Back to Index
Rights Watch urges EU to take lead in fighting repression worldwide
January 12, 2007
The European Union should take the lead in promoting respect for
human rights internationally because the United States, its reputation
sullied by harsh treatment of suspected terrorists, has forfeited
that role, a leading rights group said.
In a 556-page
report, the New York-based Human Rights Watch also said rights conditions
in China "deteriorated significantly" in 2006 as authorities
confronted rising social unrest with "stricter controls of
the press, Internet, academics and lawyers."
The report Thursday
found a "further deterioration" in rights protection in
Russia, symbolized by the murder last fall of investigative journalist
displayed a "heavy hand" against political dissent in
2006 by renewing emergency rule for an additional two years, which
provided a continued basis for arbitrary detention and trials before
military and state security courts, the report said.
As for Israel,
the report accused the Israeli Defense Forces of violating the laws
of war "by failing to distinguish between combatants and civilians"
during the summer conflict with Hezbollah in Lebanon.
role on the rights front diminished, the European Union today "should
be the strongest and most effective defender of human rights,"
wrote the executive director of Human Rights Watch, Kenneth Roth.
But, he added,
the EU's effort to achieve consensus among its diverse members "is
so laborious that it yields a faint shadow of its potential."
a "demise of U.S. credibility as an effective promoter of human
the United States can still talk in broad terms about democracy,"
he told reporters, "it cannot credibly combat efforts to"
detain terror suspects without cause.
The voice of
the United States, meanwhile, "now rings hollow — an
enormous loss for the human rights cause," Roth said in an
essay at the start of the report.
year dispelled any doubt that the use of torture and other mistreatment
by the administration of U.S. President George W. Bush was a matter
of policy dictated at the top rather than the aberrant misconduct
of a few low-level interrogators," he wrote.
low point for the administration, he said, occurred last September
when Bush offered a defense of torture, referring to it euphemistically
as an "alternative set of (interrogation) procedures."
At the time,
Bush acknowledged that CIA interrogation techniques were tough but
said they fell short of torture. He promoted their effectiveness,
saying they helped take "potential mass murderers off the streets."
Roth said the
administration also wrongfully claims the power to detain without
judicial supervision any non-American anywhere in the world as an
"enemy combatant" and to hold him without charge or trial
as long as it wants.
The report was
released on the fifth anniversary of the opening of Guantanamo Bay
detention center in Cuba. The EU has called for the closure of the
In a separate
essay, Peggy Hicks of Human Rights Watch challenged the new U.N.
secretary-general, Ban Ki-moon of South Korea, to speak out forcefully
in defense of human rights.
Korea's foreign minister, he was willing to subordinate human rights
concerns to other objectives in his country's dialogue with North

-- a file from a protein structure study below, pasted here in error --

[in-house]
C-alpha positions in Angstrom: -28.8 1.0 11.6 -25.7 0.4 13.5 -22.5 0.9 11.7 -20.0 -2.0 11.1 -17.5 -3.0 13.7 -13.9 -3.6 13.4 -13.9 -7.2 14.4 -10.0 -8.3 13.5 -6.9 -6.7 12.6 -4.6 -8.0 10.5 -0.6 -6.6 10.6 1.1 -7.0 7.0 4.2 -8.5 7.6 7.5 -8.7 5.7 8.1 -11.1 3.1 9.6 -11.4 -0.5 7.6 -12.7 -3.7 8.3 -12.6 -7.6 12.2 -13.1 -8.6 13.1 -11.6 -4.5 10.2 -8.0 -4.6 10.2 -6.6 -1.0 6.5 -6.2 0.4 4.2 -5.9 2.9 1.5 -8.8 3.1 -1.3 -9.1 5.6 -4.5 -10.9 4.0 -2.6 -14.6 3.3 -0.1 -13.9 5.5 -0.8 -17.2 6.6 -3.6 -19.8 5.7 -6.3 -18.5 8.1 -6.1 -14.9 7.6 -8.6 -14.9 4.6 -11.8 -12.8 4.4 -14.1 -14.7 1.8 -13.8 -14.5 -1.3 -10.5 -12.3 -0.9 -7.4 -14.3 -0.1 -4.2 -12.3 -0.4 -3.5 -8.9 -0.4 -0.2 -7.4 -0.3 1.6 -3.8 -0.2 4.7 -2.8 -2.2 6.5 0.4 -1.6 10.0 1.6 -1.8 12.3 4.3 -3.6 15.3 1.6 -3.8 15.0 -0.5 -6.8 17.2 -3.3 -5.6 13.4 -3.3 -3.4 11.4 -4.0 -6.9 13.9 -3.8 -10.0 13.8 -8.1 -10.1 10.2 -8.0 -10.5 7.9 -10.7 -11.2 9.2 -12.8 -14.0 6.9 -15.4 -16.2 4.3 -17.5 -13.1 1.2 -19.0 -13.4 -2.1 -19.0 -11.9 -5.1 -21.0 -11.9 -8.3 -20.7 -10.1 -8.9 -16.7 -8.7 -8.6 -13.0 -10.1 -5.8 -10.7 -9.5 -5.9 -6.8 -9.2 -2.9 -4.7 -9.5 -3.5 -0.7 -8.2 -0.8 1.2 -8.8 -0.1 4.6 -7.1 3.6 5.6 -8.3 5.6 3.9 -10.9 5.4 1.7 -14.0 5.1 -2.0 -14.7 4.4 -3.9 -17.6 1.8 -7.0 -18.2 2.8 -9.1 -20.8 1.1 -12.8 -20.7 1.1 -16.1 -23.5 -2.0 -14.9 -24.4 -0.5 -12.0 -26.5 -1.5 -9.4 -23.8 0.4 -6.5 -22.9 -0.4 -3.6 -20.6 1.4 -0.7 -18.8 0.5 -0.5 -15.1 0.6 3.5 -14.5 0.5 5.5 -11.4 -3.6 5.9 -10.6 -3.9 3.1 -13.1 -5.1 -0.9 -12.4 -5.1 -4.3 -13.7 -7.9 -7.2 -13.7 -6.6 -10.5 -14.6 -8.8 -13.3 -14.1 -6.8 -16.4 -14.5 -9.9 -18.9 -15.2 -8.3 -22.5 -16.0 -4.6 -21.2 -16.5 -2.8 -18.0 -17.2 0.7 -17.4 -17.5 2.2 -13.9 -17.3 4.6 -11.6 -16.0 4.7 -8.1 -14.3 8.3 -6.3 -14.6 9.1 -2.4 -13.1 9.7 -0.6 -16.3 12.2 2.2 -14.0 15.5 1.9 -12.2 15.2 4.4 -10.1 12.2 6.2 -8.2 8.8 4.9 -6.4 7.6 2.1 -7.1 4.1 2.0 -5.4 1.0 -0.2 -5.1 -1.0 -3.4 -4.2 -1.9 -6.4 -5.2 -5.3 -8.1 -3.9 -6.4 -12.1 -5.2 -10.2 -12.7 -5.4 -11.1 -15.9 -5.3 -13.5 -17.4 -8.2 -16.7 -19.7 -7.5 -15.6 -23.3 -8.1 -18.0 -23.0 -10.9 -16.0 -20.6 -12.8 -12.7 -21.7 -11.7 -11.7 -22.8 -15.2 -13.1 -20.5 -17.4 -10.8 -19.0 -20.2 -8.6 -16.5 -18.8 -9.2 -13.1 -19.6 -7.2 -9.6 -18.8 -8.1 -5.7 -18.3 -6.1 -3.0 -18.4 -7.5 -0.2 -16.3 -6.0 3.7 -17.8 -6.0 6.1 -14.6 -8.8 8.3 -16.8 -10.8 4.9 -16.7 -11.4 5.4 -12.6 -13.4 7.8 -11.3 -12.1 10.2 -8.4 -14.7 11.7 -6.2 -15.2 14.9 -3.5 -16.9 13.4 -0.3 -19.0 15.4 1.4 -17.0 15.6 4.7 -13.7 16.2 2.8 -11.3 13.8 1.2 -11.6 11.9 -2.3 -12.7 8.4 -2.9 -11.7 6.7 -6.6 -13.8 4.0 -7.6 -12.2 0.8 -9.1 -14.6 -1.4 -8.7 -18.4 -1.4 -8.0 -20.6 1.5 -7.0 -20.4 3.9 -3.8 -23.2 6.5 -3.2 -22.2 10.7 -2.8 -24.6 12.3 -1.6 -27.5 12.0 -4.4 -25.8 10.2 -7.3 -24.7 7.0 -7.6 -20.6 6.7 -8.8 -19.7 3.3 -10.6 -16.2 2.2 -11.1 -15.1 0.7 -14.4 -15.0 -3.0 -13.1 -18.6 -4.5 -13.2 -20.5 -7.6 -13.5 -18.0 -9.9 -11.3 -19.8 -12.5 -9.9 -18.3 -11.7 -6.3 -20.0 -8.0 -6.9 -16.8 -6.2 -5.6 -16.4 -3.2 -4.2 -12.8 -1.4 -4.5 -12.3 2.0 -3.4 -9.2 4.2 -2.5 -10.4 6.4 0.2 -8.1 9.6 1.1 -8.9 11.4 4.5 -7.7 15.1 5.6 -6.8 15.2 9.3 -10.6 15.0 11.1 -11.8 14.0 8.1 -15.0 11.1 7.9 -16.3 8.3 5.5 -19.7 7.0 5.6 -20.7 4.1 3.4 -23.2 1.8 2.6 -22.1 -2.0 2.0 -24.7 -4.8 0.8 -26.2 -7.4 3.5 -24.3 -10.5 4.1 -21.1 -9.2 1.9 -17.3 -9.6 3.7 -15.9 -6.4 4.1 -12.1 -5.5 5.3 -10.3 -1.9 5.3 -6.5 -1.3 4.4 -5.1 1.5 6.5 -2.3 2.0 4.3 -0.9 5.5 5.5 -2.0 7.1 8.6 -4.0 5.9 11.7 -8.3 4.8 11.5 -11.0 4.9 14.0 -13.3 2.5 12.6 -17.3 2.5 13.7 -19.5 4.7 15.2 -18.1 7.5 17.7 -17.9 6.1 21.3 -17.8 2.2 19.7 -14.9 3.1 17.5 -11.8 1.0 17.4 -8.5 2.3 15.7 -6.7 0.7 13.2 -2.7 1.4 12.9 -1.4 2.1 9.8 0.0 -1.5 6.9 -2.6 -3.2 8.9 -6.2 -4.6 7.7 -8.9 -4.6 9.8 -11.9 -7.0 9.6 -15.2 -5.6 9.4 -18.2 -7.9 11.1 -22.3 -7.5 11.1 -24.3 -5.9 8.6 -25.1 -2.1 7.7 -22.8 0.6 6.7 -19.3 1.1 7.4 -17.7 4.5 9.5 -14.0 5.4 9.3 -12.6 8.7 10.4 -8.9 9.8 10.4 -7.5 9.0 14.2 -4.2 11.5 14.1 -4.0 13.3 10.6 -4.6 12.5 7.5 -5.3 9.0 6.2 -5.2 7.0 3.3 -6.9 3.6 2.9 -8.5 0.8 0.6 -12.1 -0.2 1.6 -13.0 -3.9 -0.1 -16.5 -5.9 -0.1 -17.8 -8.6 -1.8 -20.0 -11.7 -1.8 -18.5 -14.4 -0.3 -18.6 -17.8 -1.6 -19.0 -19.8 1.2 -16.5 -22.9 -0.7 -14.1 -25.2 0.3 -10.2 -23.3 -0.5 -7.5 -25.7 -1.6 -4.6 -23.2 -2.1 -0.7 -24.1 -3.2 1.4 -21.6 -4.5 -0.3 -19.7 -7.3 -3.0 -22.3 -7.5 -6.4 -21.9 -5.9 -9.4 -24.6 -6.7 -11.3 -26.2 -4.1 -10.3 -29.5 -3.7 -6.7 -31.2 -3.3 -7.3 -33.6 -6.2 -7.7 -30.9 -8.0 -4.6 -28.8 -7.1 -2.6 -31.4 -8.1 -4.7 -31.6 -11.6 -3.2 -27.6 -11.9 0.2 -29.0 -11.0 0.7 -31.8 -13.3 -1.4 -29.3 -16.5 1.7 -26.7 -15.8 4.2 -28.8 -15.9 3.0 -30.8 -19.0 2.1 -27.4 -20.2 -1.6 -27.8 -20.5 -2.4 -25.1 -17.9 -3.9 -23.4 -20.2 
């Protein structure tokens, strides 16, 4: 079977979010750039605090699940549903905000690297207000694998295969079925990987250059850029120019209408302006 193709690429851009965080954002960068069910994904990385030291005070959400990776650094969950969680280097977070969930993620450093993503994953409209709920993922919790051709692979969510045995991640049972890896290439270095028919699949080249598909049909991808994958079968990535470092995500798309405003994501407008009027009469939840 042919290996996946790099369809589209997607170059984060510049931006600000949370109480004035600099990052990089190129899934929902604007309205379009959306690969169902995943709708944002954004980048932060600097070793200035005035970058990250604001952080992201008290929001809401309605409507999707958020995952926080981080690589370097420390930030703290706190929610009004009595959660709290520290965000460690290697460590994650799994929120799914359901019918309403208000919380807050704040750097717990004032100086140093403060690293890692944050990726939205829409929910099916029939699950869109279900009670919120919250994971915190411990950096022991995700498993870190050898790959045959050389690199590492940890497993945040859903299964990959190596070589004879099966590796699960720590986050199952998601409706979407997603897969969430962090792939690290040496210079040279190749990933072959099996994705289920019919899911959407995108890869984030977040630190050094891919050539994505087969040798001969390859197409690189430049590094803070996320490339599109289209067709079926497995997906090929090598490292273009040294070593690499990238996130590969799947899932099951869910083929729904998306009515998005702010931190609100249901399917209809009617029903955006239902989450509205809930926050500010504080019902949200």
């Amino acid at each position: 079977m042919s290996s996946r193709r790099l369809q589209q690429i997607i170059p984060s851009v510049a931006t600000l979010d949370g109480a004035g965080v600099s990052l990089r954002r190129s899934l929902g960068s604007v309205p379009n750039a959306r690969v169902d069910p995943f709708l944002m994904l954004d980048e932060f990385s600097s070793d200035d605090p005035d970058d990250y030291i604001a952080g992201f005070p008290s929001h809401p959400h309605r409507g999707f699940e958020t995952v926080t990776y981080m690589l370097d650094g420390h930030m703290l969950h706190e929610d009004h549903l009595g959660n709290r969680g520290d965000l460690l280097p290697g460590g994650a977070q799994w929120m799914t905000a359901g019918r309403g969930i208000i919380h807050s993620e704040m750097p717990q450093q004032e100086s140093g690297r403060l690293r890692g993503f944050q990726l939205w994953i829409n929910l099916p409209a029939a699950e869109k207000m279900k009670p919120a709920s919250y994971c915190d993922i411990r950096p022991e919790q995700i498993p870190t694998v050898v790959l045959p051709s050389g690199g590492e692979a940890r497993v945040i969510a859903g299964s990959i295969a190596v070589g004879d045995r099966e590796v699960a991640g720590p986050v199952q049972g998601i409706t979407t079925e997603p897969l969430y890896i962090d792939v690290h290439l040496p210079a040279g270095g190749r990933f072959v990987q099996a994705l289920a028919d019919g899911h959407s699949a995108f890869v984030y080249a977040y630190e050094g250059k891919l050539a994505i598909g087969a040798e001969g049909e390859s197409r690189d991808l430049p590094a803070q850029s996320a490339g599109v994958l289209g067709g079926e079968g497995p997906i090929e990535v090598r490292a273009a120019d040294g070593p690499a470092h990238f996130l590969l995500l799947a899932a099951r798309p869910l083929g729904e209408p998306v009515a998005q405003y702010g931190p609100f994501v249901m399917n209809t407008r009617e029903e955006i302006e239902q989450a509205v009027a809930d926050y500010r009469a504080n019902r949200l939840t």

Korea," Hicks said. "In his new position, he will need
to take on those who want to overlook human rights for the sake
of political expediency and confront those responsible for human
assessment of some other countries:
The human rights situation worsened significantly in 2006. The
continuing armed conflict became increasingly sectarian in nature,
with many commentators declaring the onset of a civil war.
By late 2006, Afghanistan was on the precipice of again becoming
a haven for human rights abusers, criminals, and militant extremists,
many of whom in the past have severely abused Afghans, particularly
women and girls.
By pouring aid and investment into countries guilty of widespread
rights abuses, China put its own economic and political interests
above the rights of mistreated citizens. Among such countries
were Sudan, Zimbabwe and Myanmar. China failed to use its influence
to promote better human rights in these countries.
Dissent over a May 2006 peace accord for Darfur generated further
conflict and serious abuses of civilians, including forced displacement,
rape, killings, and increasing attacks on humanitarian aid workers.
Overall, Sudan's human rights record remained abysmal in 2006.
Respect for basic human rights in Iran, especially freedom of
expression and assembly, deteriorated in 2006. The government
routinely tortures and mistreats detained dissidents, including
through prolonged solitary confinement.
Korea: The authorities allowed neither the freedom of
information, association, movement, and religion, nor organized
political opposition, labor activism, or independent civil society.
Arbitrary arrests, torture, lack of due process and fair trials,
and executions remain of grave concern.
Asked to comment
on the report, Chinese Foreign Ministry spokesman Liu Jianchao said
at a regular press briefing Thursday: "The so-called Human
Rights Watch organization has studied China on numerous occasions,
but it is a pity is that when they examine China they do so with
a prejudiced attitude. The group has a prejudiced view of China
and their report is politically motivated.
Please credit www.kubatana.net if you make use of material from this website.
This work is licensed under a Creative Commons License unless stated otherwise.